Micro-credential in machine learning helps immigrant women find employment
March 8, 2022 – Calgary, AB – Participants in the Women in Technology program who complete Braintoy’s introductory course in machine learning will receive a verified digital micro-credential validating their skills and helping them find new career opportunities in Calgary’s booming tech sector. As more people rapidly upskill to stay competitive in today’s labor market, the need for verified digital credentials is more important than ever.
On March 8th, International Women’s Day, the women will attend a free Machine Learning 101 workshop. The course teaches participants about data science terminology, how to collect data, deploy machine learning models and then solve a particular “use case” or problem using Braintoy’s digital platform, called mlOS.
”We’d be honored to support these women on any day of the year, but especially on International Women’s Day, which snaps our attention to inequality and continuing to push for change. The credentials we’ve provided are a permanent, portable, private record of the skills learned today and I’m happy they’ll support these talented and motivated women into the next stage of their life,” says Chami Akmeemana, the CEO of Convergence.Tech.
With verifiable digital credentials, these women are better equipped to unlock opportunities and compete in the job market. They can choose when and where to share their credentials, including displaying their achievements on social sites like LinkedIn. Digital credentials are a value-add for any program but can be particularly helpful to those starting out in a new career.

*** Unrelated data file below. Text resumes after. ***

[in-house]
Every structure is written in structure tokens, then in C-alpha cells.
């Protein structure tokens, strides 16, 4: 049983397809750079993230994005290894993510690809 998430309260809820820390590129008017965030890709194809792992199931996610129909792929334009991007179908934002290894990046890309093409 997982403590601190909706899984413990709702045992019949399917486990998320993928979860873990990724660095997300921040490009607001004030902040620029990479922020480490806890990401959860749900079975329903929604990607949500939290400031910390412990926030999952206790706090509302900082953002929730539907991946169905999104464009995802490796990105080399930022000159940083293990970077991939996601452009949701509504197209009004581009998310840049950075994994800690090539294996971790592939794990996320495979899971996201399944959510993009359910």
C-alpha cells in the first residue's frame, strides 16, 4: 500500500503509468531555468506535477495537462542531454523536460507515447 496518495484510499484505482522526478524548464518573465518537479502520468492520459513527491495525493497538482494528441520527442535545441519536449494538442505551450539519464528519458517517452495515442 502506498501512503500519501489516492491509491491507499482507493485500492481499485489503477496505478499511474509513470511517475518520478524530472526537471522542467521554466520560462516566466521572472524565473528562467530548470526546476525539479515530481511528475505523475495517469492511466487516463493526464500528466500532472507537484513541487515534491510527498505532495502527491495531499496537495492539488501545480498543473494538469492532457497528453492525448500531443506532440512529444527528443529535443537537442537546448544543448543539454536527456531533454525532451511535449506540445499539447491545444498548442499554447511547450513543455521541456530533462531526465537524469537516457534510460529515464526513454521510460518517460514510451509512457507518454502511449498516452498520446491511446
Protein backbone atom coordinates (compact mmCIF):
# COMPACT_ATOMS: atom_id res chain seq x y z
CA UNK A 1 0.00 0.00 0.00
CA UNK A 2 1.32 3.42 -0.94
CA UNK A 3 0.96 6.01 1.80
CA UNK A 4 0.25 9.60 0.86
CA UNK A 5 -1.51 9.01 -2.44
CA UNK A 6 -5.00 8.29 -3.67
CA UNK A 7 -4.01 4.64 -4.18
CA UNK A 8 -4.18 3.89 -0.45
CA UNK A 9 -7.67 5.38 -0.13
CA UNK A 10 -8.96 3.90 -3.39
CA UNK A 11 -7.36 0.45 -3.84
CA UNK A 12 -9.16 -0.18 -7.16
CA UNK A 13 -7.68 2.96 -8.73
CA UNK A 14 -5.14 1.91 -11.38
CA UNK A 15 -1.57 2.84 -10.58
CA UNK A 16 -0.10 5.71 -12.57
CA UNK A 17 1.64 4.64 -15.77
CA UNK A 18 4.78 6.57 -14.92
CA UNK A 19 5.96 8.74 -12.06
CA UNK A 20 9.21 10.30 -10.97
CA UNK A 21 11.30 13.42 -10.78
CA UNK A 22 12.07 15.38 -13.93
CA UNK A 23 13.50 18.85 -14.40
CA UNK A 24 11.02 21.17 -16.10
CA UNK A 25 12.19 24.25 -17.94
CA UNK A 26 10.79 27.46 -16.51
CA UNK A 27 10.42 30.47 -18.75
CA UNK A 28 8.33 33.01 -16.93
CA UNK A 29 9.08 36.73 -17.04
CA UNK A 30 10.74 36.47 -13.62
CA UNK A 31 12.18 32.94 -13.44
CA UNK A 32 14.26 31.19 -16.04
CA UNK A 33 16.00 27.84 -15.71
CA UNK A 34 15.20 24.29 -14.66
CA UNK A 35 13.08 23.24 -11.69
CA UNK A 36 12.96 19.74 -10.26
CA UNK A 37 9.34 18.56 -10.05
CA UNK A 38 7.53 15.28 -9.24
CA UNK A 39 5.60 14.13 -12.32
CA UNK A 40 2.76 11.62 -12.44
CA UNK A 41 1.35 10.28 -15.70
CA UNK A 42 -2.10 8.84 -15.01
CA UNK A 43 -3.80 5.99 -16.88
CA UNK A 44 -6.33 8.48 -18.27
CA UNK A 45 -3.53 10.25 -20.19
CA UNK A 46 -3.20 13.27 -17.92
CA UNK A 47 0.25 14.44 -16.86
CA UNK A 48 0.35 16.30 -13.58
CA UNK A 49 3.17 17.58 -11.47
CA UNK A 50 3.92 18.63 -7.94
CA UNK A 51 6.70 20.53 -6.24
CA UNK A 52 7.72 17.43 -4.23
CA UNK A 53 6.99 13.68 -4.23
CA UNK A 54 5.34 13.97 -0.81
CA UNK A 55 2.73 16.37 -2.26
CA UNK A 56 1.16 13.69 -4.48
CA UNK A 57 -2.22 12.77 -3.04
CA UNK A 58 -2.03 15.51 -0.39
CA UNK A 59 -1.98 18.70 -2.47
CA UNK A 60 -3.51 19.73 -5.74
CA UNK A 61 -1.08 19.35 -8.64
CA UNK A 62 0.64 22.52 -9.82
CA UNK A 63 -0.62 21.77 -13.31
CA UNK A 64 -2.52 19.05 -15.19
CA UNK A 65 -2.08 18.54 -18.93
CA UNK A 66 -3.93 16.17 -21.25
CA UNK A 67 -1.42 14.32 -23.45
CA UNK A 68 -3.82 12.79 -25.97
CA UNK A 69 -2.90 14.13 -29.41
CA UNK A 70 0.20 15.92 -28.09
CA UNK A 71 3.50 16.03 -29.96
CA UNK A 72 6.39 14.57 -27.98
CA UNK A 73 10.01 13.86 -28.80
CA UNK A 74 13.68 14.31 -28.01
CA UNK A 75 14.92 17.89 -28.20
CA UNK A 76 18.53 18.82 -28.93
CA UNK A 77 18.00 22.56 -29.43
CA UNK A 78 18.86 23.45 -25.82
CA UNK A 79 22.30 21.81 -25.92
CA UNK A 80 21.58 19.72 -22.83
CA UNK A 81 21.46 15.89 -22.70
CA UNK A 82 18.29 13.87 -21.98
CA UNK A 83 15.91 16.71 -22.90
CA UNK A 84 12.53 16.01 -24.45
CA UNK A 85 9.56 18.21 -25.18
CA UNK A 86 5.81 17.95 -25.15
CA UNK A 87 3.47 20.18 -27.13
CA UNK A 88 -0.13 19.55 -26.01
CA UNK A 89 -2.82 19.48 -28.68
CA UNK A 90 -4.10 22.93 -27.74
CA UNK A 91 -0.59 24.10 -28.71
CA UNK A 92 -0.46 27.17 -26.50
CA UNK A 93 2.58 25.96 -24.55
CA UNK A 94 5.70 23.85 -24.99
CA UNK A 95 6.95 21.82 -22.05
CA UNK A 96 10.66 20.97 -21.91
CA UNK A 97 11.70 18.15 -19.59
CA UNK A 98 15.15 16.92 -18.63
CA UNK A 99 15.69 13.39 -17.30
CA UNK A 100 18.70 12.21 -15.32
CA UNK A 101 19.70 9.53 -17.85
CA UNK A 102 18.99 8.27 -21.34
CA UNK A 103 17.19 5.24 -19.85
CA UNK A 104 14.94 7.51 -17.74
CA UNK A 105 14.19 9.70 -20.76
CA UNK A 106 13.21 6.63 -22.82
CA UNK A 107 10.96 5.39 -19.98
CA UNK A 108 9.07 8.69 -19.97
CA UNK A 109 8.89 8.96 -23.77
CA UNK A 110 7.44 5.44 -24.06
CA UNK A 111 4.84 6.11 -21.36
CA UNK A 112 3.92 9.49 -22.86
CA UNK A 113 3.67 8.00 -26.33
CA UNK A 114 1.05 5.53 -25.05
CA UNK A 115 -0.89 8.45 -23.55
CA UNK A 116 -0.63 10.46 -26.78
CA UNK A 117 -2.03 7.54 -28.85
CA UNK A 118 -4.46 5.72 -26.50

“We have been delivering these workshops to the Women in Technology program as a way to introduce what is possible with machine learning and artificial intelligence. And, while it is an introductory course, those who complete it will be skilled in the basics of machine learning and may decide to choose this as their career path,” says Amit Varma, the co-CEO of Braintoy.
More and more women are finding employment in the tech industry and many of them are gaining the necessary knowledge and skills from programs outside the traditional structure of a college or university degree. Skill-based or competency-based hiring is gaining significant interest and momentum in the workforce. Micro-credentials are designed to support the need for fast upskilling and learning. Digital credentials take this idea a step further by providing a verifiable record of the learning experience.
Statistics show that women working in technology make $30,000/year more than women working in non-technology jobs. However, only 20% of the technology workforce is made up of women and racialized women earn significantly less than non-racialized women and men.
“These women are capable of so much if they are given a chance to learn, practice and then differentiate themselves to employers with their digital credentials,” says Varma.
Following the workshop, participants have the option to apply for an 8-week internship at Braintoy to deepen their knowledge of machine learning and artificial intelligence. Past interns have gone on to find full time employment in Calgary’s tech sector.
For more information, please visit the Making Changes Association’s Women in Technology program, Braintoy and Convergence.Tech websites. Interviews can be arranged upon request.